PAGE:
Robert Jimenez: Washington’s go-to guy for planning ethnic festivals

January 3, 2013

Jammin in the Park, a festival celebrating the 50th anniversary of Trinidad and Tobago, was going to be a groundbreaking Caribbean American extravaganza. The country’s ambassador to the United States was set to attend. Beloved Calypso singer the Mighty Sparrow was flying in from the Caribbean to perform, along with local steel-pan drummers and East Indian dancers from New York. There would be vendors selling jerk chicken, plantains and papaya smoothies.

But on that humid August morning in Washington, festival planner Arthur Griffith got a call from the tent vendor — he wouldn’t be able to make it. Griffith needed 20 tents. In five hours.

“I made one call: Robert,” said Griffith, 52. “This was a huge problem. The country only turns 50 once, and we really worried about being humiliated.

“But Robert fixed it.”

Think you’re busy? Meet Robert Jimenez. He’s the go-to organizer for Washington’s year-round roster of ethnic holiday celebrations and festivals — from the Punjabi South Asian Mela in Centreville to the Peruvian Independence Day celebration in Arlington County.

Jimenez is a man obsessed with sound equipment and portable toilets. Here he is on a recent blustery winter morning, all in black, his arms filled with food permits and health code printouts as he leads a group of organizers across a rock-strewn Hyattsville field that will soon be the site of the Latin music festival they’ve dreamed of hosting here for years. He flips open his laptop in the field. “We can have a stage here. The Porta Potties there. It will be the event of the year. We can make it wonderful.”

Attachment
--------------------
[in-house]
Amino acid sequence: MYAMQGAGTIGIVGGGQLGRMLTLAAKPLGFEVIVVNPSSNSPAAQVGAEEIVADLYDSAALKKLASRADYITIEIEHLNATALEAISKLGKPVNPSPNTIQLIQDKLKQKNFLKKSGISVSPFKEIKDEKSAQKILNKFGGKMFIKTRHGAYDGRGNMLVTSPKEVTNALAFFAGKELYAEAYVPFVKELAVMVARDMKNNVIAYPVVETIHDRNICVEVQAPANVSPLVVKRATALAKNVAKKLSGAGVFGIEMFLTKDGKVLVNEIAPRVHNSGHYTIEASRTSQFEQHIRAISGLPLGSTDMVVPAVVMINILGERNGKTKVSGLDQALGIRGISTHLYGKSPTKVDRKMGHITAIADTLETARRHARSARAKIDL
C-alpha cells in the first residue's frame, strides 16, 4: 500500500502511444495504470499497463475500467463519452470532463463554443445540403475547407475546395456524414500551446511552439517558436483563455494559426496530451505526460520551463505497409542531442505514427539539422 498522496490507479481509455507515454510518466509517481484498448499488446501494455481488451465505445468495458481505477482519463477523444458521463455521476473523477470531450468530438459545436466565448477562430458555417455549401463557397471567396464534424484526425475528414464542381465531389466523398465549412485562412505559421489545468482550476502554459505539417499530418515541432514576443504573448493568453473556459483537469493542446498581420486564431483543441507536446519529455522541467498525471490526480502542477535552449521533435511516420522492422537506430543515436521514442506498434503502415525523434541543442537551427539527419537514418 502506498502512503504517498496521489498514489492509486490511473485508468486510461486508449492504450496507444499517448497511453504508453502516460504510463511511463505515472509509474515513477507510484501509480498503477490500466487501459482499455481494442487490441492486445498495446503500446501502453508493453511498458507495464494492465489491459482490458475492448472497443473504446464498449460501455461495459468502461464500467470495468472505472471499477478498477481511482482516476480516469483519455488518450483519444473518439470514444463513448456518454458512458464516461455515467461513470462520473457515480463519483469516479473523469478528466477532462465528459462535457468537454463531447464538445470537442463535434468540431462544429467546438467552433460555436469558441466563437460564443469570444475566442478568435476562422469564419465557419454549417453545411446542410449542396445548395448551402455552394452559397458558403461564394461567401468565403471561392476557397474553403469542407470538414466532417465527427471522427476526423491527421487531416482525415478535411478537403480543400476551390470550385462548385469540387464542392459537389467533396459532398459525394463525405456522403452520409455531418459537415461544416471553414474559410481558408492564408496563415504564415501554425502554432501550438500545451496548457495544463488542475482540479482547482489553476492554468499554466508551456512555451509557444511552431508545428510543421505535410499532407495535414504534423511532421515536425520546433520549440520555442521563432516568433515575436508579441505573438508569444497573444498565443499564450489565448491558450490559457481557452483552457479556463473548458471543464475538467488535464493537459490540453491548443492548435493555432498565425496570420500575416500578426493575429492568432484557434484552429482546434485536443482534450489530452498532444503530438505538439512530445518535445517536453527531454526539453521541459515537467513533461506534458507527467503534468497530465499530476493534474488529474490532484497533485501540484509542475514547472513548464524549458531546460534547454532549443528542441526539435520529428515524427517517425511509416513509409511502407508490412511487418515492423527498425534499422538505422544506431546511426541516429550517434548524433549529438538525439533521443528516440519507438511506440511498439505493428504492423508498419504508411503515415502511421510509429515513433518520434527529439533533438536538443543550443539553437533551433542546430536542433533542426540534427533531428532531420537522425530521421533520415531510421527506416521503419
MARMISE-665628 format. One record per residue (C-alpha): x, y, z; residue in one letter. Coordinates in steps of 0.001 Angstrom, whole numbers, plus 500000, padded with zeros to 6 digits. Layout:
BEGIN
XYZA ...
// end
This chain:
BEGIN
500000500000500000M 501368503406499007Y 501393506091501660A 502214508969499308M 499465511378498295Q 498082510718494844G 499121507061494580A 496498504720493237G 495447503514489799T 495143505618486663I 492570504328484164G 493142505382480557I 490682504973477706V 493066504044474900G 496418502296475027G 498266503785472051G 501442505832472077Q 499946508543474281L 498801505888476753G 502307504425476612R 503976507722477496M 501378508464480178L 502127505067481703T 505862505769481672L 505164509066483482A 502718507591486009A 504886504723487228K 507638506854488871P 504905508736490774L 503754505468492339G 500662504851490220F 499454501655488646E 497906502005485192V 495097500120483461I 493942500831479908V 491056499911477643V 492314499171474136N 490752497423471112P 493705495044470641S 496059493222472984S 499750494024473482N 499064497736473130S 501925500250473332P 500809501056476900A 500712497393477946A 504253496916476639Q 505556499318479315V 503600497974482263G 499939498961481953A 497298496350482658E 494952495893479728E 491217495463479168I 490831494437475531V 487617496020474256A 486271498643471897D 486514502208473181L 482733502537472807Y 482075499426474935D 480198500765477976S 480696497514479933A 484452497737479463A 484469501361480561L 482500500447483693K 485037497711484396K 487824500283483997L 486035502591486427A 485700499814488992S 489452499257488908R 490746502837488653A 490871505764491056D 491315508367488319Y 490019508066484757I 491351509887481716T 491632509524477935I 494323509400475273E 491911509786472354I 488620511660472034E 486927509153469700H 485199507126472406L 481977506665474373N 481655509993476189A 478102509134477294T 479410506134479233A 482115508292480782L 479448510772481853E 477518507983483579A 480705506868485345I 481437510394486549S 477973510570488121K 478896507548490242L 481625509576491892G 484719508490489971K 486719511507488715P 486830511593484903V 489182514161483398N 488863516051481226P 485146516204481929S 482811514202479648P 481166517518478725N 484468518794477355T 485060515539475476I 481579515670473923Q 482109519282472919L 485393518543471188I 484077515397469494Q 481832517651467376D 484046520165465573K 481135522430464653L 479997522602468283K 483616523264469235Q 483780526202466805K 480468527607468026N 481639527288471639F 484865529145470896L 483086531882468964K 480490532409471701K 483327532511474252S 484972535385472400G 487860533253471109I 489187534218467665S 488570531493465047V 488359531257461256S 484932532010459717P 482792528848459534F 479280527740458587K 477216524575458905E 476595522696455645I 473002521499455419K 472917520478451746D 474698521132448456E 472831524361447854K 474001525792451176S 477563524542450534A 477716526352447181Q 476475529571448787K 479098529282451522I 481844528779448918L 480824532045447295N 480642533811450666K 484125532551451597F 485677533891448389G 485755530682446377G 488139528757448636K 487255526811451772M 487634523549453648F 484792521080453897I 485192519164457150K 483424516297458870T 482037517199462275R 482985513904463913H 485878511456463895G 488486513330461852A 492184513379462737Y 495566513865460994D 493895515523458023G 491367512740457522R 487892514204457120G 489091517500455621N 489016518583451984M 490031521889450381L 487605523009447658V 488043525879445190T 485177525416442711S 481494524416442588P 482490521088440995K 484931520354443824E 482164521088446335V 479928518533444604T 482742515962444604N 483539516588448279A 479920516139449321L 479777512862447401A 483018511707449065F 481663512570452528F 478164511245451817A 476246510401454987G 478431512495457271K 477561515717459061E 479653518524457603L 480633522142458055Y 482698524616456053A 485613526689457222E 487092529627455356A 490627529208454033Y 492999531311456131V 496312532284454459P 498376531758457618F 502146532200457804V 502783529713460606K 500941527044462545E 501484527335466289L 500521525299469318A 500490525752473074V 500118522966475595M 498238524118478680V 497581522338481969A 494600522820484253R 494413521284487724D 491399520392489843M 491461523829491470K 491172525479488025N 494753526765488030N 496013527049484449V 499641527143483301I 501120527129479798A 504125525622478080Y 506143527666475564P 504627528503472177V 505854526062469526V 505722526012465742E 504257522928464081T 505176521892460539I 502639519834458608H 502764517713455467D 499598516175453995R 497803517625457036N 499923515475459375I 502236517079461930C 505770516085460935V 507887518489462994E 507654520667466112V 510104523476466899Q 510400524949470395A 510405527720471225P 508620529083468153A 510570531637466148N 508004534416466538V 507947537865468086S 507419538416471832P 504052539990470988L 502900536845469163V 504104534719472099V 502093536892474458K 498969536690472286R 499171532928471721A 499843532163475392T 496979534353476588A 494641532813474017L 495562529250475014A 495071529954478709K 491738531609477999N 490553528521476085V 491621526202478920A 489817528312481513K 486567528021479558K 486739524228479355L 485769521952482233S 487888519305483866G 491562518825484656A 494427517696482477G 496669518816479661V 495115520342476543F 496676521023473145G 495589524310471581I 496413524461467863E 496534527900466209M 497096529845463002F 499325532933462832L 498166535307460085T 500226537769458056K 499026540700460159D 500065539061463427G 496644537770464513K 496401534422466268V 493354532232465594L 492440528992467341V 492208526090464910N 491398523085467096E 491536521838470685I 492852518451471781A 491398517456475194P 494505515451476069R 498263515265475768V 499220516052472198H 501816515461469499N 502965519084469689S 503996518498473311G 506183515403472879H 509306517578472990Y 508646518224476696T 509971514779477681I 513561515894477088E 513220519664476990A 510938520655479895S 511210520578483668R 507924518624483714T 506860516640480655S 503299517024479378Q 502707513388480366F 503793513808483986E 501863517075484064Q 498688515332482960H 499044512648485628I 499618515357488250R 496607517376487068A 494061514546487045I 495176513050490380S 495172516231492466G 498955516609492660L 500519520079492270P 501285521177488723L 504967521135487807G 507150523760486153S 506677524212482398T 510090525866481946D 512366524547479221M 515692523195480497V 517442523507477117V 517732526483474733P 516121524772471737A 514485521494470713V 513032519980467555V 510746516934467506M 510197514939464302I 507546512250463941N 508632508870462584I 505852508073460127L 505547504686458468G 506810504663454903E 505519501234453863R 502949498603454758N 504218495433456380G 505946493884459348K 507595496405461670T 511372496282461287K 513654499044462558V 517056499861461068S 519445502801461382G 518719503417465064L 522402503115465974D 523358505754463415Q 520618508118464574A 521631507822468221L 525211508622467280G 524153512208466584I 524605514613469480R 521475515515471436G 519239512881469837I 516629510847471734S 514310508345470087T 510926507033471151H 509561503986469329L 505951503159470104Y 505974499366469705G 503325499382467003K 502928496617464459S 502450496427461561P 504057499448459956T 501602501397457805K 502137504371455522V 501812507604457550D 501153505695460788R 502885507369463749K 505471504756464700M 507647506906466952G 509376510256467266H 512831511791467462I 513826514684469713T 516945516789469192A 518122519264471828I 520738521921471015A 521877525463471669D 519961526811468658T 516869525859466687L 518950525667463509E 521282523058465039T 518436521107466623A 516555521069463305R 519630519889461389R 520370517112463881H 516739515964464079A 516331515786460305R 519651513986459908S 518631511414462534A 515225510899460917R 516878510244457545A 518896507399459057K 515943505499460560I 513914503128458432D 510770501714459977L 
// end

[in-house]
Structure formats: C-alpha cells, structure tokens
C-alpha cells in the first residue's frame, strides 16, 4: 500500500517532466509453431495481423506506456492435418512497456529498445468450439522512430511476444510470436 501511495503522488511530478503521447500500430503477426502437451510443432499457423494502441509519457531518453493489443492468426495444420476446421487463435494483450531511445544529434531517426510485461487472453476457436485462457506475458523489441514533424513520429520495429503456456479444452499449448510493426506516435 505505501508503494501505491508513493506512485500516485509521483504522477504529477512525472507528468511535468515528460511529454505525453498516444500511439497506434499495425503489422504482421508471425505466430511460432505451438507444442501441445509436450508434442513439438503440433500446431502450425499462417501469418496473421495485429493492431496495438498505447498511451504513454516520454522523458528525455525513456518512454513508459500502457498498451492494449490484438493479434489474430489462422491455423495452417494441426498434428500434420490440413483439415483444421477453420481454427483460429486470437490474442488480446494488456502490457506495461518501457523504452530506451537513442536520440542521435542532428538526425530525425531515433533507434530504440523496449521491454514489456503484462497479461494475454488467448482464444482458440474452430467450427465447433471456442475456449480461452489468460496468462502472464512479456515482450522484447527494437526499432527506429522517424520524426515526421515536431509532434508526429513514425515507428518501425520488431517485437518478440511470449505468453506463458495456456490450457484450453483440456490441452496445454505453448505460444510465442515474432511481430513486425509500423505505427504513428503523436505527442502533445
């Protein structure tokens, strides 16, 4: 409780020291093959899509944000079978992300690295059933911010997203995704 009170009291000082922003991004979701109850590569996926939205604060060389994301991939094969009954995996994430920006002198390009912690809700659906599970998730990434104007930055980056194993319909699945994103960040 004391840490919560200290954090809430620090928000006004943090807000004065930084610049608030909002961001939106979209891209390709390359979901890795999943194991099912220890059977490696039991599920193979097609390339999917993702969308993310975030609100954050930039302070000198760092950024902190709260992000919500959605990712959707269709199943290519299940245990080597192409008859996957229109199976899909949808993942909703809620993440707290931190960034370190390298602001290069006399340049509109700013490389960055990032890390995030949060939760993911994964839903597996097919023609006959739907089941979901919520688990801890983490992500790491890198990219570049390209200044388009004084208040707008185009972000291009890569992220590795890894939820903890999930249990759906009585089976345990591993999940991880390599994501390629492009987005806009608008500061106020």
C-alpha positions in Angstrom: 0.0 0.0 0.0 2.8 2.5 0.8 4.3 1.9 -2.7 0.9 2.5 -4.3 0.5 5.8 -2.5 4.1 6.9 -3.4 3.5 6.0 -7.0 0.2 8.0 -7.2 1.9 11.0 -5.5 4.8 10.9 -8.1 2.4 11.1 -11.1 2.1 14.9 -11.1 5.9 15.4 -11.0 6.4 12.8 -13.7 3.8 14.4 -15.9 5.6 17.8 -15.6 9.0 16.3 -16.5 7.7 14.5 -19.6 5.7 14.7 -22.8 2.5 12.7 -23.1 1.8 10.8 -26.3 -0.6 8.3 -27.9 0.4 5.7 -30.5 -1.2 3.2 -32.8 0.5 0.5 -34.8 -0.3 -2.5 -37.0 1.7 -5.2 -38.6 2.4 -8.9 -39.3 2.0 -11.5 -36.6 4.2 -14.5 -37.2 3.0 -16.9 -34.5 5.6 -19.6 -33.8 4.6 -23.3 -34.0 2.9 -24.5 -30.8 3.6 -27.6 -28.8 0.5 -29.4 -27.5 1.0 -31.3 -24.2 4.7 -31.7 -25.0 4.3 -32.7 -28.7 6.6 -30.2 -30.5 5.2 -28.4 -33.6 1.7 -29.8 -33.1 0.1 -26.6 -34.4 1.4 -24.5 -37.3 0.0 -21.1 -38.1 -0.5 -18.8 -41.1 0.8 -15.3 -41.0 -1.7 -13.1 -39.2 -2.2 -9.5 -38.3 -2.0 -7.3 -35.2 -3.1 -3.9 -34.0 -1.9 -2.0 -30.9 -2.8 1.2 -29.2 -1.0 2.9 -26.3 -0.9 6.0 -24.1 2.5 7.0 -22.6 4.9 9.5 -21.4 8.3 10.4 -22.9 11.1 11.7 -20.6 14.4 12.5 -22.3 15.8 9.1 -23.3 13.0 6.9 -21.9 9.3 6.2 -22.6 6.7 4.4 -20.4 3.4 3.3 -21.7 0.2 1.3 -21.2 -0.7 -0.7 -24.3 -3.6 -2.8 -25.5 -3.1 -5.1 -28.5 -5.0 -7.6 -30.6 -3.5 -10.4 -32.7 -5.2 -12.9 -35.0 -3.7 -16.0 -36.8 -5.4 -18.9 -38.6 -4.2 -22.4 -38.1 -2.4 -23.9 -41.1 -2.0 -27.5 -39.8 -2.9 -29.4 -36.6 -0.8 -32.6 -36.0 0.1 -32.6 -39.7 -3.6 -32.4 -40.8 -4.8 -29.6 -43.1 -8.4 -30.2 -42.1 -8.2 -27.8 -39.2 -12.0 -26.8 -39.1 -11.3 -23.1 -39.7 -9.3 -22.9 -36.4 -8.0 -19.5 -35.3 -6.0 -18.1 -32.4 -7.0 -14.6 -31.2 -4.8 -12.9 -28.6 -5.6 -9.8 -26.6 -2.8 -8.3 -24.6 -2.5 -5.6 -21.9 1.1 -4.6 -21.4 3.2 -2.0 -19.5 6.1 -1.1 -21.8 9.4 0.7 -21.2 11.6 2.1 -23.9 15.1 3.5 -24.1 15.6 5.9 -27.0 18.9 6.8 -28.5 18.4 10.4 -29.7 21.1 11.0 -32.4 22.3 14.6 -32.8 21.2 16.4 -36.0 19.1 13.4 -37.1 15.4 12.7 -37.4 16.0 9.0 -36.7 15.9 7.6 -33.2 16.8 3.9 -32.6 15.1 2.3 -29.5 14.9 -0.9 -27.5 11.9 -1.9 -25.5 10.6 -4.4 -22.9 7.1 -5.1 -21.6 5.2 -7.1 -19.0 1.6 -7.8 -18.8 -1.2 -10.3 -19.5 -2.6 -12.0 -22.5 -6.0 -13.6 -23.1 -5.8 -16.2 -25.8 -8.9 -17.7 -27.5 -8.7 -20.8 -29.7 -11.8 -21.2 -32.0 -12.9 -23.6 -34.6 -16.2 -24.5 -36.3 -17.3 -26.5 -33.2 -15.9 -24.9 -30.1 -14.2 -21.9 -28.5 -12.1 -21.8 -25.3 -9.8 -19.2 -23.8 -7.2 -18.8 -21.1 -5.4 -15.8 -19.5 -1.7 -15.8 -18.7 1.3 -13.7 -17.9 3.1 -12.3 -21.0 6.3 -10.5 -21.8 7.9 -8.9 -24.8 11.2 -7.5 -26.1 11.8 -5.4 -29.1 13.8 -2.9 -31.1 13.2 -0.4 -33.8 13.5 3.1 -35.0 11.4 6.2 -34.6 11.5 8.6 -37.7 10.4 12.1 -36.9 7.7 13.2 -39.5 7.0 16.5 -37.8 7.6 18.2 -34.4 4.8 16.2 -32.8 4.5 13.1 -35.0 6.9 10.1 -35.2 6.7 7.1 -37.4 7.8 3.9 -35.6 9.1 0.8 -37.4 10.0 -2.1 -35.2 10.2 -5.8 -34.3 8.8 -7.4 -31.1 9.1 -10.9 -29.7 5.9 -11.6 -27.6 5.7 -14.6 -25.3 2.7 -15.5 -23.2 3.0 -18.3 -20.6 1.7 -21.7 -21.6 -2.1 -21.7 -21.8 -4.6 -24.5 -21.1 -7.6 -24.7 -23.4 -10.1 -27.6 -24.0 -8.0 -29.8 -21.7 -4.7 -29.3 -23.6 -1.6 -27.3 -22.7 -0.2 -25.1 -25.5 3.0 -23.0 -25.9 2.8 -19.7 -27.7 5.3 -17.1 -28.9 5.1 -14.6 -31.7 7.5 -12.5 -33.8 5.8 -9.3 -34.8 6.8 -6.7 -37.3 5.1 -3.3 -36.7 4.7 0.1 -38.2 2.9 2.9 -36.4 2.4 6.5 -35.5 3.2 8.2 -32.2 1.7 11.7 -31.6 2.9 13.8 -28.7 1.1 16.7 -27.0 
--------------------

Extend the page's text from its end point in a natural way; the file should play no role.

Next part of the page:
Like wedding planners, Jimenez wants to create events free of drama and disappointment. And with plenty of parking. Whether it be Korean New Year in McLean or a Salvadoran festival in Hyattsville, he’s preoccupied with potential glitches. “I sleep about three hours a night,” said Jimenez, 45, ordering a triple shot of espresso at a Panera in Silver Spring on a recent morning. “Any number of things can go wrong. The thing is, ethnic festivals have become that particular community’s moment to shine. So the stakes are high.”

Laptop open in front of him, Jimenez was planning the area’s first Dominican festival as well as the also-new Puerto Rican festival. “I multitask festivals and work like three at a time,” he said.

Jimenez, who is compact with buzz-cut black hair, seems to be perpetually opening his laptop or rummaging in his binder for fairground rules, food permits, festival insurance policies, lists of fire-department contacts and maps of parks. He keeps battered folders filled with the endless paperwork that anyone who plans to pull off an event for 10,000 people must file.

“He’s just a very unique hybrid that’s very specific to Washington because we have so many ethnic festivals,” Griffith said. “I’ve never worked with anyone who has crossed so many ethnic groups. I mean, he works with everyone. And to work with them all, at some point, you have to understand them.”

He knows, for instance, that Caribbean music needs a lot of bass vs. Latin music, which requires more midrange levels for horns and percussion. He orders the right speakers and adjusts the sound system before event organizers even ask.

For Washington’s many immigrant populations, ethnic festivals have become an integral part of city life. “For a little while, people can forget all their money problems and family worries and eat food from their country and dance and feel really comfortable. People often find old friends from their home countries who they haven’t seen in years, and they realize that they all live in Washington now,” said Isolina Campos, 74, who has helped organize the Peruvian independence festival for years but recently hired Jimenez because she was overwhelmed with the amount of planning it requires.